The "Butcher Block" Miami Engine

The incredible story of a 5 HP Miami engine’s rescue.

| June/July 2015

  • 5 HP Miami engine
    Tommy Turner's beautiful 5 HP Miami engine.
    Photo by Tommy Turner
  • 5 HP Miami engine as found
    The 5 HP Miami as found, with the cylinder brutally hacked off so that a wedge could be brazed onto the piston for splitting wood.
    Photo by Tommy Turner
  • Wood-splitting wedge
    The 5 HP Miami as found, with the cylinder brutally hacked off so that a wedge could be brazed onto the piston for splitting wood.
    Photo by Tommy Turner
  • Cylinder castings
    Intricate castings for the Miami’s new cylinder highlight the complexity of the job.
    Photo by Tommy Turner
  • Cylinder castings
    Intricate castings for the Miami’s new cylinder highlight the complexity of the job.
    Photo by Tommy Turner
  • Cylinder casting ends
    Intricate castings for the Miami’s new cylinder highlight the complexity of the job.
    Photo by Tommy Turner
  • Sideshaft and valve gear
    A close-up view of the Miami’s sideshaft and valve gear. A first-class design, it’s hard to believe the cylinder is new.
    Photo by Tommy Turner
  • New cylinder casting
    The new cylinder casting on the mill for finishing.
    Photo by Tommy Turner
  • Build plate
    Brass build plate lists Brackett, Shaw & Lunt Co. as distributors.
    Photo by Tommy Turner
  • Running Miami
    Tommy Turner tends to the running Miami at the Tri-State Gas Engine & Tractor Show in Portland, Indiana, in 2009.
    Photo by Tommy Turner

  • 5 HP Miami engine
  • 5 HP Miami engine as found
  • Wood-splitting wedge
  • Cylinder castings
  • Cylinder castings
  • Cylinder casting ends
  • Sideshaft and valve gear
  • New cylinder casting
  • Build plate
  • Running Miami

Editor’s note: Awhile back, I came across photos we took in 2009 at the Portland Tri-State Gas Engine Show of Tommy Turner’s amazing 5 HP Miami engine. Built by Middletown Machine Co., Middletown, Ohio, around the turn of the century, it’s a beautiful engine, and I couldn’t believe we hadn’t shared it with GEM readers. I contacted Tommy to get the back story on the Miami. What follows is his amazing tale of its restoration, shared with me over a series of letters. – Richard Backus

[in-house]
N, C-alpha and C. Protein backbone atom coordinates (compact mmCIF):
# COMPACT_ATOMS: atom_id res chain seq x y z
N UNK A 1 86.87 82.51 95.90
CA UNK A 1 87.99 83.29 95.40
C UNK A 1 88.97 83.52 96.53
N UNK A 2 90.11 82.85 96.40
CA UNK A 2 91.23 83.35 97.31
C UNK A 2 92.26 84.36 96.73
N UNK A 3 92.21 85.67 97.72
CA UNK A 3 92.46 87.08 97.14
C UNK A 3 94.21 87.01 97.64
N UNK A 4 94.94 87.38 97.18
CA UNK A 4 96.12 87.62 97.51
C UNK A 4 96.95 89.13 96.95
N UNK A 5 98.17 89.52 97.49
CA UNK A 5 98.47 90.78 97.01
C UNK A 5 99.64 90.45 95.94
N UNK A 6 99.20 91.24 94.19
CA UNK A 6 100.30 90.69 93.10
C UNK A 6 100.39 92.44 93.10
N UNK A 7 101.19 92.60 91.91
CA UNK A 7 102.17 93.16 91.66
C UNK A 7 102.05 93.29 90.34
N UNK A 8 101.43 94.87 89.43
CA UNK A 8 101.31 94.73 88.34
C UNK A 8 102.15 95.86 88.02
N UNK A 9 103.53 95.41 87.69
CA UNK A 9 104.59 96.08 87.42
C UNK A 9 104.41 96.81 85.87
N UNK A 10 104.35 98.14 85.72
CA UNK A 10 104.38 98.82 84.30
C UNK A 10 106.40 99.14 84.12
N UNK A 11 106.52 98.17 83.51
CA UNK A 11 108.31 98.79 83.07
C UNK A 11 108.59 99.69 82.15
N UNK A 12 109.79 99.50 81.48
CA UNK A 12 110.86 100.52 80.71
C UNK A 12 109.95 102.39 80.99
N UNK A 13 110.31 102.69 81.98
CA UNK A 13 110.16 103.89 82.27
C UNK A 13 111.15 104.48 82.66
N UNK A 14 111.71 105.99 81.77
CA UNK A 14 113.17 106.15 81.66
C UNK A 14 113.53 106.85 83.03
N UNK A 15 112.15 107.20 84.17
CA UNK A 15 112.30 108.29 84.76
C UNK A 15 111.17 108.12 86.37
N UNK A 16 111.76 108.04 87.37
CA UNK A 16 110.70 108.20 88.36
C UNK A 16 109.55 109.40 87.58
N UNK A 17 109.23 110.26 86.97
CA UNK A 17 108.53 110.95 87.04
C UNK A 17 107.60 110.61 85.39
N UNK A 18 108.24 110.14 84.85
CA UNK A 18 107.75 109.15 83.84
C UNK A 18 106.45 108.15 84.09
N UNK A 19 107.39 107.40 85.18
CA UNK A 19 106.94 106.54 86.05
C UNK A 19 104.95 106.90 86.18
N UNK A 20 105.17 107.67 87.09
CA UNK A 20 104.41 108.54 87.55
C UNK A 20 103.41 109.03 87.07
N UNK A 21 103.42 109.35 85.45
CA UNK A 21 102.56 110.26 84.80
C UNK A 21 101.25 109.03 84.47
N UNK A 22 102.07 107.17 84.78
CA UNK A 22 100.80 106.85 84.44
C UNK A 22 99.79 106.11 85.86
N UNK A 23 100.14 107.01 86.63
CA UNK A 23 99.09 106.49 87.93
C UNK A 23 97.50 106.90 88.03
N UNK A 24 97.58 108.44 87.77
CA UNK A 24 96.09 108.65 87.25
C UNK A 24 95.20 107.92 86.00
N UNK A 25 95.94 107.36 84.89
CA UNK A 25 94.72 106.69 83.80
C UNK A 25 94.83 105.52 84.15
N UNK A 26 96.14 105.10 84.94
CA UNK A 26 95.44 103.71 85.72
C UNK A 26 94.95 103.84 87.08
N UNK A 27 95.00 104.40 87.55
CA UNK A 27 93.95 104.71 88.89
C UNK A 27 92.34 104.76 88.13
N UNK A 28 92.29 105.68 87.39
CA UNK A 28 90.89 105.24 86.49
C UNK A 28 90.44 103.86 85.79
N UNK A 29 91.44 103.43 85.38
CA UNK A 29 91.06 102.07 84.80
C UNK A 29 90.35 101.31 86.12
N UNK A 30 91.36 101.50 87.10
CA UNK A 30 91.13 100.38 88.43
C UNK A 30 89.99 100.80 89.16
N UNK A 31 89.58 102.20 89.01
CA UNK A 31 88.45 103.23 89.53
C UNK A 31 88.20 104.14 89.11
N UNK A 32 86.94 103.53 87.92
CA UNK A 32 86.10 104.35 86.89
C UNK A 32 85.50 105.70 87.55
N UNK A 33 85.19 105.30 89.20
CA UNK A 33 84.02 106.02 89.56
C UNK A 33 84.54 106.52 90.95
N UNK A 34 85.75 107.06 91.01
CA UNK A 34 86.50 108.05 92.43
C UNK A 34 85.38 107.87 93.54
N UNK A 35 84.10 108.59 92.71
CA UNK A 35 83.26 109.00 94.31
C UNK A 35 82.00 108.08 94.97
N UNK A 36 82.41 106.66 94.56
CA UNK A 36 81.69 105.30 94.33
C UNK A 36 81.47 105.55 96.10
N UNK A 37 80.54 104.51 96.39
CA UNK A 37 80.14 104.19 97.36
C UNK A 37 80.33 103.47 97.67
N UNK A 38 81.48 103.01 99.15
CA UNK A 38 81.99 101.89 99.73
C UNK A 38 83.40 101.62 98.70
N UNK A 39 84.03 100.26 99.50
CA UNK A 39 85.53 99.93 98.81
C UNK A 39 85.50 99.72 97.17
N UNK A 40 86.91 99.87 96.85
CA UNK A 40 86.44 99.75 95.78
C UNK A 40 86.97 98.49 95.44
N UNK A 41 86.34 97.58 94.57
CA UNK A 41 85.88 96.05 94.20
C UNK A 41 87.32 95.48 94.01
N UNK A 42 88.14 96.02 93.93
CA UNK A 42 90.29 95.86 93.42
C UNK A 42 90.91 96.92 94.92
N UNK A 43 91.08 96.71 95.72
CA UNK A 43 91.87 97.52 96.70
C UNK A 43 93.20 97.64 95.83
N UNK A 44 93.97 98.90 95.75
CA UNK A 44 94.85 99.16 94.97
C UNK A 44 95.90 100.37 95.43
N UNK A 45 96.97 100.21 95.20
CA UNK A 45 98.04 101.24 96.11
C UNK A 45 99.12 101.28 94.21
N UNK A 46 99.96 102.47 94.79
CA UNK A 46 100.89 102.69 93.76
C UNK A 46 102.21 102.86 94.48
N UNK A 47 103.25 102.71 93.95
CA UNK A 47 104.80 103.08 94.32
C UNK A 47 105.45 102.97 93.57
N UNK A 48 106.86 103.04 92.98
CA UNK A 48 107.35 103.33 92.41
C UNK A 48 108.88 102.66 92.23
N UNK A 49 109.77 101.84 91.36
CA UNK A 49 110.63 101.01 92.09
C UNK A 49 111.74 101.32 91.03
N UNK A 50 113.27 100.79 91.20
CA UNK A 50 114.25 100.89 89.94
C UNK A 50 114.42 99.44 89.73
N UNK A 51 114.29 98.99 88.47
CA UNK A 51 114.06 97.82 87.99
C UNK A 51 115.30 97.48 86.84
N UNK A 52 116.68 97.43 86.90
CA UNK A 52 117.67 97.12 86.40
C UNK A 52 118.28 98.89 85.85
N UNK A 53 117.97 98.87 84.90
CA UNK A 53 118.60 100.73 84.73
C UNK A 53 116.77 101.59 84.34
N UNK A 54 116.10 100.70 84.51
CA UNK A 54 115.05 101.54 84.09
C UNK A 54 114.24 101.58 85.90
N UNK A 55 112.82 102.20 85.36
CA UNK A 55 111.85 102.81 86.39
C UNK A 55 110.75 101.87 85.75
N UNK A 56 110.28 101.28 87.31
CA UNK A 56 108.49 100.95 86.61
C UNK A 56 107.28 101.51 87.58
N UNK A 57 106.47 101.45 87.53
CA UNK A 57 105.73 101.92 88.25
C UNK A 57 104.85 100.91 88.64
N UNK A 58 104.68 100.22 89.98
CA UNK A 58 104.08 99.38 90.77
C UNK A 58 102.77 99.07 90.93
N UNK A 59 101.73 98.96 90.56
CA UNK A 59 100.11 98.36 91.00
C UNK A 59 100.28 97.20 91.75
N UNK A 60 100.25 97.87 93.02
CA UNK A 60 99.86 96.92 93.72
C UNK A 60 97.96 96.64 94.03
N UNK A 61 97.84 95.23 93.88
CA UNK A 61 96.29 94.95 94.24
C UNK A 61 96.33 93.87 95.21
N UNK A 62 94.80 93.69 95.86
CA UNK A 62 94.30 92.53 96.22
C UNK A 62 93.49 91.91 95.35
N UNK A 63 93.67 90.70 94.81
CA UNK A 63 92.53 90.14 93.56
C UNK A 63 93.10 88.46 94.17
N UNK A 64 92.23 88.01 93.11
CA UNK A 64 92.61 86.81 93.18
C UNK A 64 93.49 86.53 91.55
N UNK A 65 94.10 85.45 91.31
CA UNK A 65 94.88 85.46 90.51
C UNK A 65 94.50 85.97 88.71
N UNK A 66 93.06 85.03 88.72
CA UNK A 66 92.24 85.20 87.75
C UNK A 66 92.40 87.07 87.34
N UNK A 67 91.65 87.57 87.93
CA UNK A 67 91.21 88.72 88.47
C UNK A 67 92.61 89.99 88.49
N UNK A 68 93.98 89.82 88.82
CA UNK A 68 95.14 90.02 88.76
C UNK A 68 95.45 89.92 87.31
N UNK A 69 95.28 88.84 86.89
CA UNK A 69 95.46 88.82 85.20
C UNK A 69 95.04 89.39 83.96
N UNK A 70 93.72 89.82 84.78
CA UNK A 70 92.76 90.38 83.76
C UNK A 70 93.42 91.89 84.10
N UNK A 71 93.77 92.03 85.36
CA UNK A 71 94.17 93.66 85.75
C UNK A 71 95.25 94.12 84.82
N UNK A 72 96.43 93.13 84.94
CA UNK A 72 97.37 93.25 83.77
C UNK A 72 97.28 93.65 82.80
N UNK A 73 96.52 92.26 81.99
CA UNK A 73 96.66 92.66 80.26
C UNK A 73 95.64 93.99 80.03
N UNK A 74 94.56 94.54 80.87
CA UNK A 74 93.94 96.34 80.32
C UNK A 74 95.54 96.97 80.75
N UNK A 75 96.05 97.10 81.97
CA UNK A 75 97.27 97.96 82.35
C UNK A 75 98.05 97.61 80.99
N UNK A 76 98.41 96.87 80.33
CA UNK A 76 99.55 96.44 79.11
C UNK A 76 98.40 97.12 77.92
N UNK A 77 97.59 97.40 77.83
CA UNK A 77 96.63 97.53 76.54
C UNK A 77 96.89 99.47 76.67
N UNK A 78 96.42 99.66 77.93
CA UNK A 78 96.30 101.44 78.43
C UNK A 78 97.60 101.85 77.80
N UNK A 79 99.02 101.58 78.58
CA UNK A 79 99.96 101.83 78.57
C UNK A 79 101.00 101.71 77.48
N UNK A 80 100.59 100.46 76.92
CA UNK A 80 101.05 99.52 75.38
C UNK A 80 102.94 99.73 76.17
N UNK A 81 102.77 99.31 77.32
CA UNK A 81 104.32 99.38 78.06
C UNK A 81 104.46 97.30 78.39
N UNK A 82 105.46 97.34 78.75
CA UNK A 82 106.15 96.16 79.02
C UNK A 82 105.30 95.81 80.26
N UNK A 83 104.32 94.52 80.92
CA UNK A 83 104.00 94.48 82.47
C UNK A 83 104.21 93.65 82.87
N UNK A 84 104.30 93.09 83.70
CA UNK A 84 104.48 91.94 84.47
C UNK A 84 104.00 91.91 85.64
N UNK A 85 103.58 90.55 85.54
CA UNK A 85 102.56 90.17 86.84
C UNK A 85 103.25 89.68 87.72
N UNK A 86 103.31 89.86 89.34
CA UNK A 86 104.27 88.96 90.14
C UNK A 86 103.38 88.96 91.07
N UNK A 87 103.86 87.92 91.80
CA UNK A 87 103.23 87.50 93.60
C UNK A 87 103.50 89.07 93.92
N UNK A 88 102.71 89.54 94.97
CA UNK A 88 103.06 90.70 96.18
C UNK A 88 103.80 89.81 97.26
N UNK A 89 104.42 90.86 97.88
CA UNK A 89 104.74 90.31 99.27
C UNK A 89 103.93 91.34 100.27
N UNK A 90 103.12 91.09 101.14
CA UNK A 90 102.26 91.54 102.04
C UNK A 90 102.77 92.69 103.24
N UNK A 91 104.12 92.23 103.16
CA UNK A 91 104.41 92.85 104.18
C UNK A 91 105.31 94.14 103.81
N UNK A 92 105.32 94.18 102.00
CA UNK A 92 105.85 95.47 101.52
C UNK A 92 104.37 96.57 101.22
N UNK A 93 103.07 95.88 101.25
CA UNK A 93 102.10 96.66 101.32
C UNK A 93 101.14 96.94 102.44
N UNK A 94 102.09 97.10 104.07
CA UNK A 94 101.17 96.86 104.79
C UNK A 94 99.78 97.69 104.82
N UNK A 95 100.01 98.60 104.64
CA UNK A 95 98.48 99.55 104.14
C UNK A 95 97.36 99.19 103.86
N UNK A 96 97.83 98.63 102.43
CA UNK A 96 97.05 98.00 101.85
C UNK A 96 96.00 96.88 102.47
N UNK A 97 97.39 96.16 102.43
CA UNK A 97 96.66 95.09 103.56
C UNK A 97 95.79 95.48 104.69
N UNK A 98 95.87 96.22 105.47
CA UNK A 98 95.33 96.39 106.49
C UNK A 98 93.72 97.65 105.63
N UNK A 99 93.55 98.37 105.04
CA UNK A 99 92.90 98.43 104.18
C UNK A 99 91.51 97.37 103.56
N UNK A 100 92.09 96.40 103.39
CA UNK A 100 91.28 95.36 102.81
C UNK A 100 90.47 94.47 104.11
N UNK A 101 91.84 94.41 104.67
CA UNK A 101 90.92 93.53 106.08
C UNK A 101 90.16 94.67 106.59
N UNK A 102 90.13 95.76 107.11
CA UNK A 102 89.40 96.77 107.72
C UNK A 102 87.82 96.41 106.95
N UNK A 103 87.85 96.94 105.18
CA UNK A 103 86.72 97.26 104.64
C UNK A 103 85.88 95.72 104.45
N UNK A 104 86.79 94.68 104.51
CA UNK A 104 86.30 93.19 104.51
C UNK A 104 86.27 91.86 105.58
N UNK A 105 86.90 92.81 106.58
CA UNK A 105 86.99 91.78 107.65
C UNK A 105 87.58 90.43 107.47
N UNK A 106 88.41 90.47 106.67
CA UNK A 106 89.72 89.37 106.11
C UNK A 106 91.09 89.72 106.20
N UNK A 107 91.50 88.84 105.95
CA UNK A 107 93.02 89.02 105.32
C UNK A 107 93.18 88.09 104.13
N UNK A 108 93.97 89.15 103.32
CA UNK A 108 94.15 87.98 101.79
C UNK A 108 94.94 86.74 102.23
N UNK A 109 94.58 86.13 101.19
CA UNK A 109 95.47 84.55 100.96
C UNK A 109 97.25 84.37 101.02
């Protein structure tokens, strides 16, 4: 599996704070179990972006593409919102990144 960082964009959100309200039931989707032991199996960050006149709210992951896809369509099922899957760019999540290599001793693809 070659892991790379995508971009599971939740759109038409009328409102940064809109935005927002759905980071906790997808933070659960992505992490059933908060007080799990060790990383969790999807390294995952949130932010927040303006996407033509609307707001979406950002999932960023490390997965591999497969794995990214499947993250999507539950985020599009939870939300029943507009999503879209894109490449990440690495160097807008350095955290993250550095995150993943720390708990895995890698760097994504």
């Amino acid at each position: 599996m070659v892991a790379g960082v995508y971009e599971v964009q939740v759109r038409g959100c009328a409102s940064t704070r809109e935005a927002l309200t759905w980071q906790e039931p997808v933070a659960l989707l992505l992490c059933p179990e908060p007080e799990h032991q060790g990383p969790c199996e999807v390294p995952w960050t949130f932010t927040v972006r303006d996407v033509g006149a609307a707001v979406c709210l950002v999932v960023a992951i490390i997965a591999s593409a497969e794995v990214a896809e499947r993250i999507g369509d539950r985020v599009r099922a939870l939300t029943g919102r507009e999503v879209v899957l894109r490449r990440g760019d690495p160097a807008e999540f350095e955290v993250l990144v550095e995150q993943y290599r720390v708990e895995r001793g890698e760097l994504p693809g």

When I bought the engine, about 4 inches of the cylinder had been chopped off to allow the piston to extend out the end of the cylinder. A wedge had been brazed to the end of the piston for splitting wood! I assume there was some sort of setup where a block of wood would be dropped in front of the cylinder and the piston (with wedge) would come up and hit the wood, splitting it. Wouldn’t you love to be holding a piece of wood in front of that thing with it belted to a tractor?

What was so sad about this engine was that, minus the butcher job, it was in pristine condition. The bearings were perfect, the crankshaft looked as if it had been polished it was so shiny, and the rod bearing looked like new. I doubt the engine ran much at all. The “butchers” had trashed much of the engine.

First luck

I was lucky in that a number of years ago, I spotted some Miami parts in a friend’s parts stash. I told him to never part with them unless he let me have first shot. I already knew of the “Butcher Block Miami” (hey, I thought that sounded like a good name for it, the Miami block had been butchered!) and thought if I ever got it, I’d have a good start on putting it together.



I acquired the Butcher Block Miami from Jerry Toews of Kansas for a very fair price. Jerry also had a complete Miami engine that was exactly the same size. “Take my engine with you and it will give you a guide how to fix it,” Jerry said. What a deal!

At first I thought I would try to have a pattern made for the few inches that had been cut off the end of the cylinder, have it welded to the original block and then have the cylinder bored and sleeved. The more I looked at it though, the wearier I got of this idea. I was left with the idea of a new cylinder. I really didn’t have much of a choice. I had most of the engine now, but without the cylinder, I really had nothing.